Derrida, frequently criticized (see Mark Hansen, Levi Bryant) for his idealism masked by a rhetoric of materialism, in Echographies of Television, a series of interviews with Bernard Stiegler, pays a lot of attention to how the situation of the “interview” (a particular technique or technology -- a genre is a technology, a form, a way of seeing) for television, including the cultural contexts that are required to understand the current event examples they discuss. But more importantly for my argument, Derrida discusses the effect of the camera on his discourse and body. Below I quote a few passages at length:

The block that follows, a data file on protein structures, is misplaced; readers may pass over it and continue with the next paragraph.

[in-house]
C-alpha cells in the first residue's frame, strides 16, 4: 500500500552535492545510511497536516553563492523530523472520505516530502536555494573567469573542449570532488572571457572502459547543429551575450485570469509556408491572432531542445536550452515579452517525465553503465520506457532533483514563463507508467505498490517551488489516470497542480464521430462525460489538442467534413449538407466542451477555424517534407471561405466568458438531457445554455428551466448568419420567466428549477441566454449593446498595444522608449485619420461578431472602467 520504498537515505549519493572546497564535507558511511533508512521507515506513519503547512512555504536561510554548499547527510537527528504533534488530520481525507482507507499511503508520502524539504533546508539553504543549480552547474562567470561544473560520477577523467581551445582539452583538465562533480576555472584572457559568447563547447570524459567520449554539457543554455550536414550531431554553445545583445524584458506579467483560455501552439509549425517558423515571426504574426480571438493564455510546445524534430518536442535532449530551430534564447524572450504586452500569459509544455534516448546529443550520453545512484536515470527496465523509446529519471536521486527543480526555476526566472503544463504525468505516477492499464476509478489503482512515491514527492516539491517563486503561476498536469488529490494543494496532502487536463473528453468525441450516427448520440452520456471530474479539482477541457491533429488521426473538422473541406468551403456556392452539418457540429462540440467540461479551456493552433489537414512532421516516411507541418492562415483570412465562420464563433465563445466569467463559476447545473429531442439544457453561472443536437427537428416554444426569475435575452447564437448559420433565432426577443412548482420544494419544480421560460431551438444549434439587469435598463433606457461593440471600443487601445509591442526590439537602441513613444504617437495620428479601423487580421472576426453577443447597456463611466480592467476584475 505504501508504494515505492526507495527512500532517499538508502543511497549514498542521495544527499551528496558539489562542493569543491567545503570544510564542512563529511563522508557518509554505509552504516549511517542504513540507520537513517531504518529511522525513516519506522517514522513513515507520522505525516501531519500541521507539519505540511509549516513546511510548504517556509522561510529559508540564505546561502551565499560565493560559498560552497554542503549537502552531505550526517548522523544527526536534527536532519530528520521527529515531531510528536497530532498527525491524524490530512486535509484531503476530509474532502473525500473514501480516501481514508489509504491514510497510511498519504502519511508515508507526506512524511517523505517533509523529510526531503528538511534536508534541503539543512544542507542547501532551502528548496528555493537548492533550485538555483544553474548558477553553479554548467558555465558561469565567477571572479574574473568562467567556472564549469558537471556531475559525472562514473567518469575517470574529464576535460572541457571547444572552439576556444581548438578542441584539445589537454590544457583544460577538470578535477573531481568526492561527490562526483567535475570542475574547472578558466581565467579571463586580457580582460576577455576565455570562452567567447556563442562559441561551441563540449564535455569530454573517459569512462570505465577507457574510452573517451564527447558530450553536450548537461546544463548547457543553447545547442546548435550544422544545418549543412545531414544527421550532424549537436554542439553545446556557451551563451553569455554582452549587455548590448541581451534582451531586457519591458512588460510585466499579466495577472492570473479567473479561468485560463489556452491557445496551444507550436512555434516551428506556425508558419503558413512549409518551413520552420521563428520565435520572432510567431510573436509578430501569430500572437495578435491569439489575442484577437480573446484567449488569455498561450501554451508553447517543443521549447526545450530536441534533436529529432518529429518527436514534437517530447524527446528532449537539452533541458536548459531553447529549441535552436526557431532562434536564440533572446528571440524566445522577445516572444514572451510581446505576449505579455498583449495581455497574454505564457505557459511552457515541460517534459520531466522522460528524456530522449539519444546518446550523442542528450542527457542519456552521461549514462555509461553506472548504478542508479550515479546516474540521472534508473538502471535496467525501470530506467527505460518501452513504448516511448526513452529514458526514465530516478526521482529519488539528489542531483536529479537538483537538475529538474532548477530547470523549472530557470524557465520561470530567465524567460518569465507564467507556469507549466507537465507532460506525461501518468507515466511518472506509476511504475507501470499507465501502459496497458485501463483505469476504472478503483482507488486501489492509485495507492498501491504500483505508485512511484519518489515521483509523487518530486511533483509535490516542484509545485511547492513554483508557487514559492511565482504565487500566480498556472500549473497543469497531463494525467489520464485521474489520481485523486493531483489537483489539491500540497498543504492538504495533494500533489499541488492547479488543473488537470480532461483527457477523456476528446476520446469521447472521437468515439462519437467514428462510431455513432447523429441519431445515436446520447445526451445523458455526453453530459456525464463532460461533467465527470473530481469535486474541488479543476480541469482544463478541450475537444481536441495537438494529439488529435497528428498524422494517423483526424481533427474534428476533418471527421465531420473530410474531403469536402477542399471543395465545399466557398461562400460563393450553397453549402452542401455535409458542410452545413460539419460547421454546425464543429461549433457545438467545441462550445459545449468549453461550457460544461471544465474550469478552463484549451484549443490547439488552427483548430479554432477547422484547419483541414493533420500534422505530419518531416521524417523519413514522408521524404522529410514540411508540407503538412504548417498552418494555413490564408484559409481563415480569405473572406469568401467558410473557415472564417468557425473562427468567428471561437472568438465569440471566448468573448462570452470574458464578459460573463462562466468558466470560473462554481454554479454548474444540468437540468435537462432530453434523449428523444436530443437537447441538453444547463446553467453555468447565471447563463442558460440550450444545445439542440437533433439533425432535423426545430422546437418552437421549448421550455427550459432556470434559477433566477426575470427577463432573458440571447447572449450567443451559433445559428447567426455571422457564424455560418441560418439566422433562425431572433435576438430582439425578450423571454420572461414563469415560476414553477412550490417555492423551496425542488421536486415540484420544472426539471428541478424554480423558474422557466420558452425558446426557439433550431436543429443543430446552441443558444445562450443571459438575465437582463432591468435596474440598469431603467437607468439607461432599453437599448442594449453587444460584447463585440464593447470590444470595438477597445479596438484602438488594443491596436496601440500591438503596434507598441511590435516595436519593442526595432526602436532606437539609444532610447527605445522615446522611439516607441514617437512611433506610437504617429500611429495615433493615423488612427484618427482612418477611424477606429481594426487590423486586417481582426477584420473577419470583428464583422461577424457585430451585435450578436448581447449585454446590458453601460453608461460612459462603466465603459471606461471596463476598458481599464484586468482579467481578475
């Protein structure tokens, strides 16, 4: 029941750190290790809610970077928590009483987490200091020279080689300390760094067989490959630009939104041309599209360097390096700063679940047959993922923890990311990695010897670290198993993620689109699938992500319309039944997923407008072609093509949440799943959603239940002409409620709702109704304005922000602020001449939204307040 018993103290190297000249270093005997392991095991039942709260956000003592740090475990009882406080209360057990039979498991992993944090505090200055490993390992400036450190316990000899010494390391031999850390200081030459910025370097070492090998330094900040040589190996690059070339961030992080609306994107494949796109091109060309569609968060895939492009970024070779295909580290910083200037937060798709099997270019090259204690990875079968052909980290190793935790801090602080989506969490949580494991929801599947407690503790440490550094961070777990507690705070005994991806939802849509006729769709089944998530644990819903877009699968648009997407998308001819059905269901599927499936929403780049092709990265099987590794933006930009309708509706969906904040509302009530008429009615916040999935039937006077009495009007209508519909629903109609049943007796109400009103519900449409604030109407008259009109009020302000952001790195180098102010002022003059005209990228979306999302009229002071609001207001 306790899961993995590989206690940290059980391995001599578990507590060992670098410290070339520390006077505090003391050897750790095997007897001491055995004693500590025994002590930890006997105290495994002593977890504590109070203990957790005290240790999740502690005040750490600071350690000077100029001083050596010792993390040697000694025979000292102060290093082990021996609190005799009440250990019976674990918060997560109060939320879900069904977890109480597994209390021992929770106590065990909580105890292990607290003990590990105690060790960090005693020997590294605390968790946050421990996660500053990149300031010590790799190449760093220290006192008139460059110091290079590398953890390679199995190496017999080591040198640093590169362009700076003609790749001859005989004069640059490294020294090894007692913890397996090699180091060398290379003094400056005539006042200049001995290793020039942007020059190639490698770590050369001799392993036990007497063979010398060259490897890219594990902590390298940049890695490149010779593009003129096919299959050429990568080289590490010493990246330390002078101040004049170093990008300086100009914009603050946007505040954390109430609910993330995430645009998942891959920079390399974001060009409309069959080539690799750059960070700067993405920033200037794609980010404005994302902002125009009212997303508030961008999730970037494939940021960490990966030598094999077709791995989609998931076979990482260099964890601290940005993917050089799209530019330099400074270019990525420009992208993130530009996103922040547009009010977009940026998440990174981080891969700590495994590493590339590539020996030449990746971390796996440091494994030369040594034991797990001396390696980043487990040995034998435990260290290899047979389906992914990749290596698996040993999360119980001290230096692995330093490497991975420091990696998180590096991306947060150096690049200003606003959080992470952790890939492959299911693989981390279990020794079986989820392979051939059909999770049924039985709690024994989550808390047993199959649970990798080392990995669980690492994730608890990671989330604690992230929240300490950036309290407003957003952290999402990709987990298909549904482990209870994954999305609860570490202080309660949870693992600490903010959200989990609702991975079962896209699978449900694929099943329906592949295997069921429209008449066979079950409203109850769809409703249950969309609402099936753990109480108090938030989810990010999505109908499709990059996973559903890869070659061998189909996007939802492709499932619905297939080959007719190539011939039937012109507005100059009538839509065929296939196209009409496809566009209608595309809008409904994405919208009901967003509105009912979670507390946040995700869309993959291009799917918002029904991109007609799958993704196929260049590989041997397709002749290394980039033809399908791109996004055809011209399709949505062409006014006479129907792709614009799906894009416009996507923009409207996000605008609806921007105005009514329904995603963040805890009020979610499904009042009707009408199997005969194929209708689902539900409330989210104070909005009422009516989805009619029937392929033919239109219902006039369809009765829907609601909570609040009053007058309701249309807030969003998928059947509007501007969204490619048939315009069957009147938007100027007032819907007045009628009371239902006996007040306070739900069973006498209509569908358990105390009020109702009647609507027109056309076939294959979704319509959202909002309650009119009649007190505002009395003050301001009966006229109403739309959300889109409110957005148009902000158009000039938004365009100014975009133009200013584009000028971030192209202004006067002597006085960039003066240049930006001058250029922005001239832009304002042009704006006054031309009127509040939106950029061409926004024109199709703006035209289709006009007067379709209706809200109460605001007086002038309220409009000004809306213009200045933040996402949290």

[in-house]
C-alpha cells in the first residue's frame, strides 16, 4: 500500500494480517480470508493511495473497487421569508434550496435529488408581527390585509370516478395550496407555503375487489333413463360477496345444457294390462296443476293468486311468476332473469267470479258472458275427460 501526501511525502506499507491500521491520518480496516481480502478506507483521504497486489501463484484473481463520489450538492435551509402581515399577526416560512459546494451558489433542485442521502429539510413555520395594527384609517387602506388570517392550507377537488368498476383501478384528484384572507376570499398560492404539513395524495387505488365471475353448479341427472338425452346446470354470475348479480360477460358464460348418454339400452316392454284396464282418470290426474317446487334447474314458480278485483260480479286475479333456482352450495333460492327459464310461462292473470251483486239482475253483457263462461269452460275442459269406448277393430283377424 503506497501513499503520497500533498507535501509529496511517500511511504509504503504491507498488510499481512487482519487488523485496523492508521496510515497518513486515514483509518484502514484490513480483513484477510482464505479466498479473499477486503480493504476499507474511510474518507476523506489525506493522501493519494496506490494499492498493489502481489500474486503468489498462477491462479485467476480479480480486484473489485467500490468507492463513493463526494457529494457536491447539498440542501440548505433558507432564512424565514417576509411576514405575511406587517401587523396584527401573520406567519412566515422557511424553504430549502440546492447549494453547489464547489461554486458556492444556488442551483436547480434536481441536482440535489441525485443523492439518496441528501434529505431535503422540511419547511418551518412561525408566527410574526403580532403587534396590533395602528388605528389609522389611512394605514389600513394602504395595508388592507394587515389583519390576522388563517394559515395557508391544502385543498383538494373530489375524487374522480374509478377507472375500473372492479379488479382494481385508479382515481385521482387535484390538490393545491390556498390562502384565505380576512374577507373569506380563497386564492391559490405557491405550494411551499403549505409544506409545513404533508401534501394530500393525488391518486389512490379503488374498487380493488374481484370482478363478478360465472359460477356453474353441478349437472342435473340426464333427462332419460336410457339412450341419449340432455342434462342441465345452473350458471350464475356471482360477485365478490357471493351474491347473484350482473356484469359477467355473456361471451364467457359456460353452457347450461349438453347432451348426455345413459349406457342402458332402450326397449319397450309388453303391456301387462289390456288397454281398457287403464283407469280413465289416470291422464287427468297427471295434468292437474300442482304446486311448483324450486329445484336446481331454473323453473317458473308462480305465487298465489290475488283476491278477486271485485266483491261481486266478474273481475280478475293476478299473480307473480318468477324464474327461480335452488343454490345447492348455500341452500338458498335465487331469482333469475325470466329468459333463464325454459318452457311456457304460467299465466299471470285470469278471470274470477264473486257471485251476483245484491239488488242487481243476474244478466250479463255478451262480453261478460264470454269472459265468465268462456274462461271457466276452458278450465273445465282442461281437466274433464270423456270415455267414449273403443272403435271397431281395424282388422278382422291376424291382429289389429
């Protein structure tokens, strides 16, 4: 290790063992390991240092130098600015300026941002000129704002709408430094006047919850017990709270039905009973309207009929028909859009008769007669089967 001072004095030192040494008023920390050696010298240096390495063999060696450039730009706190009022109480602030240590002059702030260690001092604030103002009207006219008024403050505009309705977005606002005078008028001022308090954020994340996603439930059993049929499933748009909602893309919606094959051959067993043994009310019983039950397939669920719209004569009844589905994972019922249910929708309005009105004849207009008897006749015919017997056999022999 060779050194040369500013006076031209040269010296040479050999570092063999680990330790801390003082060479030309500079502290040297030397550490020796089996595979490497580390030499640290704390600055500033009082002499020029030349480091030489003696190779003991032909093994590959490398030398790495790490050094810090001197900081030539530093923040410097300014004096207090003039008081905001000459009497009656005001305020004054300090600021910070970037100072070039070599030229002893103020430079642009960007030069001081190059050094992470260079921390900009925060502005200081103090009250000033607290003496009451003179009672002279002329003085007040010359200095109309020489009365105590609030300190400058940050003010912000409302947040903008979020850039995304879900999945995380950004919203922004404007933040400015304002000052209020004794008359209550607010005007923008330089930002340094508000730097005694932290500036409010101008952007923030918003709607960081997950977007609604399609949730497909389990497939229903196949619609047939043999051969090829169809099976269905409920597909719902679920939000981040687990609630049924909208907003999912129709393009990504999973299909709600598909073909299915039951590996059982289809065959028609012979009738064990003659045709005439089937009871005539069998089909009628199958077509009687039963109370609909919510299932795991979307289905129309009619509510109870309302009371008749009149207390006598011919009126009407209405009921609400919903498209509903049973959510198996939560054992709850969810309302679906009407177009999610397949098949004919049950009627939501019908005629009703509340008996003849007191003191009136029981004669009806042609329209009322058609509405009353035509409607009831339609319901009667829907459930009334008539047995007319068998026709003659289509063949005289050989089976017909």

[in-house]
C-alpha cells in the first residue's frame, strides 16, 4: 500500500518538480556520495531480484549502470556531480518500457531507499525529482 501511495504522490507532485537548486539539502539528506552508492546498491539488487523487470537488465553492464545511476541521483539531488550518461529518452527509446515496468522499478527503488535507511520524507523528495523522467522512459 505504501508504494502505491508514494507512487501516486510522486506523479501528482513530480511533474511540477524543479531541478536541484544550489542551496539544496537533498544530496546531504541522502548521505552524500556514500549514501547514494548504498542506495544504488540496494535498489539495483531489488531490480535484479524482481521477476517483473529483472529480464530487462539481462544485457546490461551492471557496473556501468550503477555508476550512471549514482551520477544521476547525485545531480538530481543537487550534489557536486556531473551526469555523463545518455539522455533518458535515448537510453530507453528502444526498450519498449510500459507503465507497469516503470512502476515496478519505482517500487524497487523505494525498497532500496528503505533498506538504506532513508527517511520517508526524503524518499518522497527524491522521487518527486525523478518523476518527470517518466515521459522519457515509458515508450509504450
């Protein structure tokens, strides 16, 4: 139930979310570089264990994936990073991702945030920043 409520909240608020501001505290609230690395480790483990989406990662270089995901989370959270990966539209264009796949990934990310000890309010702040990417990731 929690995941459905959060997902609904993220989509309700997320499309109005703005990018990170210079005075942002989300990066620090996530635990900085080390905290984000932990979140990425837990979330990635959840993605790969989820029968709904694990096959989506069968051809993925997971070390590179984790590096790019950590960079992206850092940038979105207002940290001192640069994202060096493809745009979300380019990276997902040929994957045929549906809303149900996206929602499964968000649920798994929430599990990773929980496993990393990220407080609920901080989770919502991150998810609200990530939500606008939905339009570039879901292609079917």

I want to stop you a minute. What bothers me and seems so artificial or constraining is not the fact that this apparatus is technical. Technics is everywhere, when I’m writing with a pencil or when I’m chatting around a table, or when I’m sitting at ease in front of a computer. It is this type of technics that I’m not used to with its heaviness, its rigidity, this environment, this rhythm (Echographies 87-88)